It was back in school that Vensel already knew she wanted to become a cop. She didn’t really know cops besides one friend of her grandfather. She doesn’t know what gave her the bug. She does know that in sixth grade at Chatfield School she “lied” when the teacher asked students to declare their career ambitions. “I said I wanted to be a teacher. I thought it was the girl thing to say.” Three boys said they wanted to become cops. “I got mad at them. I was like: ‘Them?’”
Despite what she told her teachers, Vensel never wavered from her true goal. She got her undergraduate degree in criminal science at University of New Haven; while there she interned in New Haven police’s detective division. She graduated in May 2002 and got right on the force.
And quickly carved expertise as an investigator who knew how to talk to people and follow through on cases. As a patrol officer, she spent two years assigned to the detective division’s robbery unit. She returned a year later after making detective, spending years working shootings and homicides, then narcotics. Then this spring she returned to the robbery unit.
After she finished interviewing Aunt Laquanna, Vensel received both a text message and a cell phone call. One came from Sgt. Hosey, the other from Sgt. Al Vazquez, head of the detective bureau’s major crime unit. They told her she was now the lead detective on the Tramire shooting.
Vazquez said he made that call not just because of the dearth of available detectives who usually work shootings but also because of Vensel’s background. He knew she had worked homicides and shootings in the past. And “she’s very good at keeping track of all the cases we’re doing. She’s a pro at being able to manage cases and triage cases.”
Then there’s the verbal agility: “She’s articulate. She can speak to people, different witnesses, perpetrators. She does a good job of soliciting confessions and getting adversarial witnesses to cooperate with us. I think it’s her natural personality. She’s just a natural talker.”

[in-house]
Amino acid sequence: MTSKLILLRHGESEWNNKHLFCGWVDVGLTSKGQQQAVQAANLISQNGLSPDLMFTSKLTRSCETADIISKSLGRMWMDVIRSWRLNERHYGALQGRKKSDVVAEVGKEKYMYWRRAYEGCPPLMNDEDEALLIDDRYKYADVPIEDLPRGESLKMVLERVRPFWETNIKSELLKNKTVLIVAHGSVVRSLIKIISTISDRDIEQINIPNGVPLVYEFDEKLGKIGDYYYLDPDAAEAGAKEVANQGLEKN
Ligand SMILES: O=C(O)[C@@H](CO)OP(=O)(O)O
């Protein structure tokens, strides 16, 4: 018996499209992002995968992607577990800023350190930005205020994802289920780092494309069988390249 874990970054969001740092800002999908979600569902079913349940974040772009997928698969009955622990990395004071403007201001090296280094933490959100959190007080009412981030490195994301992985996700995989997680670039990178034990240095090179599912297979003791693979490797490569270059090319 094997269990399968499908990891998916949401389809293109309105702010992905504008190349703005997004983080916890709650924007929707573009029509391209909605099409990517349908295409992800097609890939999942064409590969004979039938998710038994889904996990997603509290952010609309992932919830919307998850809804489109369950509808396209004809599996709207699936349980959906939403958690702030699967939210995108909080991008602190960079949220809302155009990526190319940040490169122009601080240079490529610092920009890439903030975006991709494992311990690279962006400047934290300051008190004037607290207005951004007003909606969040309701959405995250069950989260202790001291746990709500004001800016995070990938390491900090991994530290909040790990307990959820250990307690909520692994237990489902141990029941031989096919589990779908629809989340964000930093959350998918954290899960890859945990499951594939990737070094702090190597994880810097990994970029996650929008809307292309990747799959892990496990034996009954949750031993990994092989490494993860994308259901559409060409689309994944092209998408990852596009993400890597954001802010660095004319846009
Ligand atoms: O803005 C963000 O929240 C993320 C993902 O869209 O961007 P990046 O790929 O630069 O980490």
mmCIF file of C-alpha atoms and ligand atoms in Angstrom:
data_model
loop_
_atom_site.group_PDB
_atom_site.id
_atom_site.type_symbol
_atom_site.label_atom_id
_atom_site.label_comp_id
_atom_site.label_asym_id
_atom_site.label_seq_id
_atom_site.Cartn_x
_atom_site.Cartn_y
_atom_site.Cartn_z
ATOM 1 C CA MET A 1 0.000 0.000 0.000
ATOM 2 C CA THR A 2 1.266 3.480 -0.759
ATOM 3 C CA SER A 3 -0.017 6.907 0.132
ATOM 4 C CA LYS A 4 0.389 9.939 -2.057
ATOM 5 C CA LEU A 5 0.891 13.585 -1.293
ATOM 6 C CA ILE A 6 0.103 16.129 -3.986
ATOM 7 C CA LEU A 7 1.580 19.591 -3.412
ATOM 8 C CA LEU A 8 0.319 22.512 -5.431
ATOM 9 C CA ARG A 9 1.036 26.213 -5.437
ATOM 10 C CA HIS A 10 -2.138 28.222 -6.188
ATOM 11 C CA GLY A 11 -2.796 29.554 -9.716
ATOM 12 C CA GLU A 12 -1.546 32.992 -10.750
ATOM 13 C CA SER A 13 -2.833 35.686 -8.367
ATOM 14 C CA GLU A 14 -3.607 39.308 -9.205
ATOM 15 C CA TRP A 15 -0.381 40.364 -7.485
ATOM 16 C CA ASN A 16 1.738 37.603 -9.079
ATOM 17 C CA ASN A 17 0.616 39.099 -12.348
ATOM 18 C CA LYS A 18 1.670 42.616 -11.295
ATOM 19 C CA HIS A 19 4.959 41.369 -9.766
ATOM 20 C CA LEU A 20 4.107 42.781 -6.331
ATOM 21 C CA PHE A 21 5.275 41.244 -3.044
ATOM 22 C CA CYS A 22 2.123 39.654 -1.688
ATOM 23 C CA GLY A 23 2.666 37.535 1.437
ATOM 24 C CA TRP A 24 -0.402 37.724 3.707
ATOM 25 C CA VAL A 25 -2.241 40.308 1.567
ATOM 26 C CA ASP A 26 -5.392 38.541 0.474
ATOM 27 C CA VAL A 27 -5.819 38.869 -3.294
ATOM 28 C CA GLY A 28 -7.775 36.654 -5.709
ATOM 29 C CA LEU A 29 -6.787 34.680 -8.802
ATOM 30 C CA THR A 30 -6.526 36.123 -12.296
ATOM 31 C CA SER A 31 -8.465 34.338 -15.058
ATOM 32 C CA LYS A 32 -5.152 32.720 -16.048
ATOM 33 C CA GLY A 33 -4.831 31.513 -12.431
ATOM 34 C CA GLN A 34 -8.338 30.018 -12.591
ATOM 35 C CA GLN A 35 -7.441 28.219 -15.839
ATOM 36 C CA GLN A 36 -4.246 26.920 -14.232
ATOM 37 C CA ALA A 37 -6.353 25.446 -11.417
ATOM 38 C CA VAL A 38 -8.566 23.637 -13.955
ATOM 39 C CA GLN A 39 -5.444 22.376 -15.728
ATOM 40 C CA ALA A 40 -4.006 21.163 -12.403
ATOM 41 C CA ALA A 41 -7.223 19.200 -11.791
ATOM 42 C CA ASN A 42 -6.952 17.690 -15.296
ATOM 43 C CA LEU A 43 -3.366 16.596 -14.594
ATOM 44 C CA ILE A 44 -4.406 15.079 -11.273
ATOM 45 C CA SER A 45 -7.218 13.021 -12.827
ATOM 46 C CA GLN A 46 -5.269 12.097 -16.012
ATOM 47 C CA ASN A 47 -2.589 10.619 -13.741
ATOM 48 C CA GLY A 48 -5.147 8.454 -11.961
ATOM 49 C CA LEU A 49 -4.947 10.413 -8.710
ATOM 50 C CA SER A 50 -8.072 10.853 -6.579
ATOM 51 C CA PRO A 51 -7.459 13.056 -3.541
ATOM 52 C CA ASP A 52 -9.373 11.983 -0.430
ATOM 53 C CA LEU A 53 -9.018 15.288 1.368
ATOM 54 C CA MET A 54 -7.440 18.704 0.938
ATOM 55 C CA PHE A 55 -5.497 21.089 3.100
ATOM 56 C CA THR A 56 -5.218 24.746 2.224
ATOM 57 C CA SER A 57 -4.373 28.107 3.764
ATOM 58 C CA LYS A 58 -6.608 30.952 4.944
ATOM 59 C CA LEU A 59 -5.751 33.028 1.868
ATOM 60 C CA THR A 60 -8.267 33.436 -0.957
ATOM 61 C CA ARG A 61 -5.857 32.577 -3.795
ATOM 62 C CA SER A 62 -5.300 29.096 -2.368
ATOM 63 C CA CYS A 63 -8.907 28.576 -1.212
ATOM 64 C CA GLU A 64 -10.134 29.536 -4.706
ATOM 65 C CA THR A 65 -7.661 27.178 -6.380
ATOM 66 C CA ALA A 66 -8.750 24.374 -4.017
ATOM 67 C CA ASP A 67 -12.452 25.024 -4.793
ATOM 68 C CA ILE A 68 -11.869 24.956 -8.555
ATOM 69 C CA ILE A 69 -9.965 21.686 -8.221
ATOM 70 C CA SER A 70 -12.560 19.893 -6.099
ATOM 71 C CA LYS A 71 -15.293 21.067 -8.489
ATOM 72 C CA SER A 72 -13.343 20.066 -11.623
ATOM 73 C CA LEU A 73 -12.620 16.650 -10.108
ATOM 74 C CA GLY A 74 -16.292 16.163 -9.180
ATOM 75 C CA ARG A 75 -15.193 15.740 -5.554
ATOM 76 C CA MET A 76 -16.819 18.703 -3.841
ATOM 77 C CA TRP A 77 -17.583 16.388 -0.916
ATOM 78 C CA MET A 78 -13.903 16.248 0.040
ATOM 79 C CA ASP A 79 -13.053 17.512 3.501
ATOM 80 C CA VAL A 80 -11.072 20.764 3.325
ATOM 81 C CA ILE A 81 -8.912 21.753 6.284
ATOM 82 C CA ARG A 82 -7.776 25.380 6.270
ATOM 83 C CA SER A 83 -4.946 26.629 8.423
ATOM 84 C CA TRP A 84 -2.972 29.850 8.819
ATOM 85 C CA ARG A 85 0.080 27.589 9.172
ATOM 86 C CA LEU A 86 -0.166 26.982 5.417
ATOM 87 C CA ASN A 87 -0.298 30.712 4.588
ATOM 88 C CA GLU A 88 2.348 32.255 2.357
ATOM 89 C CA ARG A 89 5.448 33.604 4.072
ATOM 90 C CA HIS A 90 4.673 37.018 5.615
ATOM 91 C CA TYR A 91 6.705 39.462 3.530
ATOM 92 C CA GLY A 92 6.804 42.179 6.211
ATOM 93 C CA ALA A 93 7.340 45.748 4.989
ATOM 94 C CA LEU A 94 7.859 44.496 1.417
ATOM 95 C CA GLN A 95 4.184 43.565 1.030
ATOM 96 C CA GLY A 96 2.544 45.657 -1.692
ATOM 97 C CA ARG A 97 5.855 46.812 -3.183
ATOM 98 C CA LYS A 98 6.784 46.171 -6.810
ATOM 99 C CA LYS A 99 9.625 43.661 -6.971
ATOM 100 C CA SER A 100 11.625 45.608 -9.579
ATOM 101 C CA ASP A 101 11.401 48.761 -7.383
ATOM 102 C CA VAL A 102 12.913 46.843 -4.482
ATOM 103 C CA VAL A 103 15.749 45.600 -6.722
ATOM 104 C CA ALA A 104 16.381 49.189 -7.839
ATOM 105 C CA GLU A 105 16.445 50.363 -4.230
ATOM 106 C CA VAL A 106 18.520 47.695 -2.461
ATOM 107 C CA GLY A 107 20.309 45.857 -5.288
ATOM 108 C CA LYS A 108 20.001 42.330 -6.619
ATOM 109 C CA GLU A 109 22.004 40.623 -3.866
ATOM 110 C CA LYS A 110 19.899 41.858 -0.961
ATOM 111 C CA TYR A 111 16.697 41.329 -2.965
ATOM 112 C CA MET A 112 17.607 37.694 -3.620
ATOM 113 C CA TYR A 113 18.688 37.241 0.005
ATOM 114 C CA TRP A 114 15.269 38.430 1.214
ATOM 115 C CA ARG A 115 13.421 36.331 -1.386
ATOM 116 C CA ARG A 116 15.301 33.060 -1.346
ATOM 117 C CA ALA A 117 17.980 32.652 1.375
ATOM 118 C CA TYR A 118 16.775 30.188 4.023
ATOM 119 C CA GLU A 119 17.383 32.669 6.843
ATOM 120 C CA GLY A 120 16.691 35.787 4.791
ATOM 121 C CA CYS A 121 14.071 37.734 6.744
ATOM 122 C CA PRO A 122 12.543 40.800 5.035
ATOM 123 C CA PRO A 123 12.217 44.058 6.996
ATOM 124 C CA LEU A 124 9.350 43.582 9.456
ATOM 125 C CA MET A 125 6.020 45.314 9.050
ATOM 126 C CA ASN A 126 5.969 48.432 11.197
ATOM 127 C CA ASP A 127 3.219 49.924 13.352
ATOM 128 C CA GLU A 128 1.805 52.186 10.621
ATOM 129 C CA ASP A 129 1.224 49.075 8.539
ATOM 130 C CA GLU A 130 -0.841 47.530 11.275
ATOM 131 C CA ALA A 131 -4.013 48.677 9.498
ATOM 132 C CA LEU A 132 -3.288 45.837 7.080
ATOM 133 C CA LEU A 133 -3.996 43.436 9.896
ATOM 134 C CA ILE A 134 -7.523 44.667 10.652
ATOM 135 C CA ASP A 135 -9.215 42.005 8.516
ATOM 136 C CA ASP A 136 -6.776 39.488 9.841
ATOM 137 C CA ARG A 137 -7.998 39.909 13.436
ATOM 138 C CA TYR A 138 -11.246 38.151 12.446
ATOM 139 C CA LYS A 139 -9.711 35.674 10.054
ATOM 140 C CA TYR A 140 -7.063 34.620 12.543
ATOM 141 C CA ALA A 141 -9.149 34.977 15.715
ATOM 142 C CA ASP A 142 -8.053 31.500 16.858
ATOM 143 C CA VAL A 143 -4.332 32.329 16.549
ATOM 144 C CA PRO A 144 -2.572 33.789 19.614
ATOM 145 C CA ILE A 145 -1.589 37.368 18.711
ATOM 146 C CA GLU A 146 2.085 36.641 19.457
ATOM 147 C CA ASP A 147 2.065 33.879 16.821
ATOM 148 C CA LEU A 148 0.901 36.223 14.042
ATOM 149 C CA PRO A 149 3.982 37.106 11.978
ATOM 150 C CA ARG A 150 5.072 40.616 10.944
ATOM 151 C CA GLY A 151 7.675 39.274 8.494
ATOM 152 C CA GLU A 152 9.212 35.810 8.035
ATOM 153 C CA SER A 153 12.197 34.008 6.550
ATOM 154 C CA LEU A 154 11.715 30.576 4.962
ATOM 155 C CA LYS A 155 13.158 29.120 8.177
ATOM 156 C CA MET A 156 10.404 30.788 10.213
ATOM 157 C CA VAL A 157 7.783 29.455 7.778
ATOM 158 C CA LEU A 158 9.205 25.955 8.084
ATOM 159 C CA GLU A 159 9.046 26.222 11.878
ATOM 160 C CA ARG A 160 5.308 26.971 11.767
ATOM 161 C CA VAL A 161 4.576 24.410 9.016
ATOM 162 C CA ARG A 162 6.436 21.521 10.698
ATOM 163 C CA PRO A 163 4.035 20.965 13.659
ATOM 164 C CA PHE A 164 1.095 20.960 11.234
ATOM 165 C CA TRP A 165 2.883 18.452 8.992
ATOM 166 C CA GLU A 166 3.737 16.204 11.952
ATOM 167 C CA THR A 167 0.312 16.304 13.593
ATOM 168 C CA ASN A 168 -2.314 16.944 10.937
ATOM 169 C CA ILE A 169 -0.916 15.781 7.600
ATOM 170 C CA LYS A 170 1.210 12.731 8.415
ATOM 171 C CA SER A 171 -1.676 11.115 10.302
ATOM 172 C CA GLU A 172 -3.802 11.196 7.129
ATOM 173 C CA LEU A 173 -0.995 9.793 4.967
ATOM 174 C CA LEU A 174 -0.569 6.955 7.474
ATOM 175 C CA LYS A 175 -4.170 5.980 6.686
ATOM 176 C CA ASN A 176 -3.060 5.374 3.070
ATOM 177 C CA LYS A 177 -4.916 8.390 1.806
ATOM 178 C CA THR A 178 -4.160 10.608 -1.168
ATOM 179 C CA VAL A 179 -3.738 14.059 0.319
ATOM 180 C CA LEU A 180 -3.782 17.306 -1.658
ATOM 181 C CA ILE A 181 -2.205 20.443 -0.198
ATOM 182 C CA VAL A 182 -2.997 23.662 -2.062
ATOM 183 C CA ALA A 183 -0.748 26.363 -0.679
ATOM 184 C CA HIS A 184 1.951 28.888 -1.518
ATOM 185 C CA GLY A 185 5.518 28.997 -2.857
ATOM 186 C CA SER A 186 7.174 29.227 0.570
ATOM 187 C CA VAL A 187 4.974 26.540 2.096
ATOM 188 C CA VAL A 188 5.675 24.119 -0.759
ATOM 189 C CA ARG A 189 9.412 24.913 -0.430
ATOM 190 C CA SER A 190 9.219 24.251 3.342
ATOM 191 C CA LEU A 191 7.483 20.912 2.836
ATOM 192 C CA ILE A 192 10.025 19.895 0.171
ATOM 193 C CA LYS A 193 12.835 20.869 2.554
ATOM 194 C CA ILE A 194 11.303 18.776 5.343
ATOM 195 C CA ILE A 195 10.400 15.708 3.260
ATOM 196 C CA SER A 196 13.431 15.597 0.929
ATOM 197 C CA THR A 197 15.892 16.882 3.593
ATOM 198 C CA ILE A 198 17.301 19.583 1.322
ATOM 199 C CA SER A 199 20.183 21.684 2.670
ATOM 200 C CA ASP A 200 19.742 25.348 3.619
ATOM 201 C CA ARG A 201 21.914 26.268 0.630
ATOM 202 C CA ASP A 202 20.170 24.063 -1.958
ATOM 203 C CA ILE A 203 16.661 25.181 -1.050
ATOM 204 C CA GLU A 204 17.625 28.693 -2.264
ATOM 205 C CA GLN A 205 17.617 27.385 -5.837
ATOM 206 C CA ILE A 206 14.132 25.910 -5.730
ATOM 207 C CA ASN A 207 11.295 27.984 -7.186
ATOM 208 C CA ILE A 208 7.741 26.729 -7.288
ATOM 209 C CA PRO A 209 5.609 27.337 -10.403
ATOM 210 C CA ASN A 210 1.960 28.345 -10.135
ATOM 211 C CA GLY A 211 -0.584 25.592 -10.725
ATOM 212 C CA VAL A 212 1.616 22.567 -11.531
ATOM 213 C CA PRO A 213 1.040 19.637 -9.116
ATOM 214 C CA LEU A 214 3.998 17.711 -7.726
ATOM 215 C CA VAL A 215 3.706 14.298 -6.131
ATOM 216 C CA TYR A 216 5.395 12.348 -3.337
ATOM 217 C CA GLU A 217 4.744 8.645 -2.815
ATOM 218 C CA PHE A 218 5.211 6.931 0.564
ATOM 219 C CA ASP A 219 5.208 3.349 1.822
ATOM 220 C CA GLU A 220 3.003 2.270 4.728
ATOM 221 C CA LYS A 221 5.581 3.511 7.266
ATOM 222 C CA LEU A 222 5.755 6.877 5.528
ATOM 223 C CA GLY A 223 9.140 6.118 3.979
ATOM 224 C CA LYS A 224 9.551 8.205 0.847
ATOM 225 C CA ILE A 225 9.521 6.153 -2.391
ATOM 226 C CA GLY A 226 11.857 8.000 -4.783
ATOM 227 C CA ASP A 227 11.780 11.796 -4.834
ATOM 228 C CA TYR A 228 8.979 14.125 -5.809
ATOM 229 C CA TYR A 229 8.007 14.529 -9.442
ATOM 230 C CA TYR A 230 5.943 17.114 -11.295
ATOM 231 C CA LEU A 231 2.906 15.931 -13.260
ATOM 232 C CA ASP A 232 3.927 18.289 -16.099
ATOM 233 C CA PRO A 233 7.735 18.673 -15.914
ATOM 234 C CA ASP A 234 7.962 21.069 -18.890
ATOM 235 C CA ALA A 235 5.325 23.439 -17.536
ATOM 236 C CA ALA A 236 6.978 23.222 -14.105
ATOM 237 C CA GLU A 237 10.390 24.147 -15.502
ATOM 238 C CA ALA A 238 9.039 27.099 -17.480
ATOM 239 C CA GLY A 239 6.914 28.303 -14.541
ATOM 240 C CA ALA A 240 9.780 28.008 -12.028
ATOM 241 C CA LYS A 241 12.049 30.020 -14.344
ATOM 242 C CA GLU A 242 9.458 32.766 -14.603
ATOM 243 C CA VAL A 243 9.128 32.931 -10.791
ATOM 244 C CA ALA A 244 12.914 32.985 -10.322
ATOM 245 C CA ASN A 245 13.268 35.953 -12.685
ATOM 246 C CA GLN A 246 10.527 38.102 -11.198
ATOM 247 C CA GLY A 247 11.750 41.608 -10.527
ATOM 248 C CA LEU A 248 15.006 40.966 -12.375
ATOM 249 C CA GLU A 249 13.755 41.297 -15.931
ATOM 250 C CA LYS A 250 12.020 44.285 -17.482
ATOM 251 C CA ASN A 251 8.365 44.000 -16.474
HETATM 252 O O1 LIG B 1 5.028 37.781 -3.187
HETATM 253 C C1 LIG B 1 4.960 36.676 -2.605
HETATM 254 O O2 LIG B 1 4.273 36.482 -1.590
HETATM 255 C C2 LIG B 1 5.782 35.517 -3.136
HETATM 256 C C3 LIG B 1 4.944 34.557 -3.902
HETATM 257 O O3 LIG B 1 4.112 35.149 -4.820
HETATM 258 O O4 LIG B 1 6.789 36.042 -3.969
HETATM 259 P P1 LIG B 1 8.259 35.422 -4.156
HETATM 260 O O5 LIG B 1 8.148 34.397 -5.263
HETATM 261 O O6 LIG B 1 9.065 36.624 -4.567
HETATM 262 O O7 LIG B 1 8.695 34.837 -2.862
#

After getting the assignment as lead detective, Vensel spent the rest of the afternoon talking and watching.
She started talking with Tramire’s father Timothy at the hospital. He was too upset; she’d catch up with him later. Now that she was the lead detective, she would be a point person for the parents during the investigation.
Vensel headed to the scene to check in with the Bureau of Identification cops collecting evidence, to scan the surroundings for a visual context.
She spoke to the manager of a market down the block where the Kensington Street shooting incident had begun. It turned out that Kensington Street-based Tre Bloods members had traveled to the Hill earlier in the day allegedly to shoot at members of the Hill-based Grape Street Crips gang on Stevens Street. Now Crips had driven to the Kensington area allegedly seeking revenge. They spotted a Blood at the market. The Blood raced through the store, out the back, through back yards toward Kenginston. The Crips drove to Kensington, spotted two Bloods, started firing (hitting Tramire instead).
In those crucial first three hours, Vensel and other detectives talked to relatives and witnesses who got them started on the trail of known gang members and other witnesses crucial to the investigation.
That night, everyone gathered in the police department’s third-floor detective division to compare information. Vensel wasn’t “in charge.” She wasn’t “the boss.” Sgt. Vazquez was. Vensel’s job was keeping track—of who was learning what about the case, who was taking care of what.
She made lists. The most important list, complete with photos, came from patrol cops from the Dwight neighborhood who, thanks to a new emphasis on walking beat-style community policing, personally knew local players, their nicknames, where they hang out. Dwight walking cop Carlos Conceicao in particular has been a font of such info for detectives in the past; he was assigned to work with the detectives on this case. He and Dwight District Manager Sgt. Rob Criscuolo provided Vensel with a veritable who’s who’s directory by the time everyone gathered again in the detective division Thursday morning.
Vensel caught three and a half hours of sleep between that meeting and going home earlier in the morning. She’d worked straight since 8 a.m. Wednesday.
Armed with the info, she and the other detectives fanned out across the city to conduct interviews, follow leads, or hole up in the detective division at 1 Union Ave. with key players brought in by patrol. Vensel’s interviewing chops were put to the test. She would end up working 16-hour shifts Thursday and Friday, even longer on Saturday, from 8 a.m. to 3 a.m.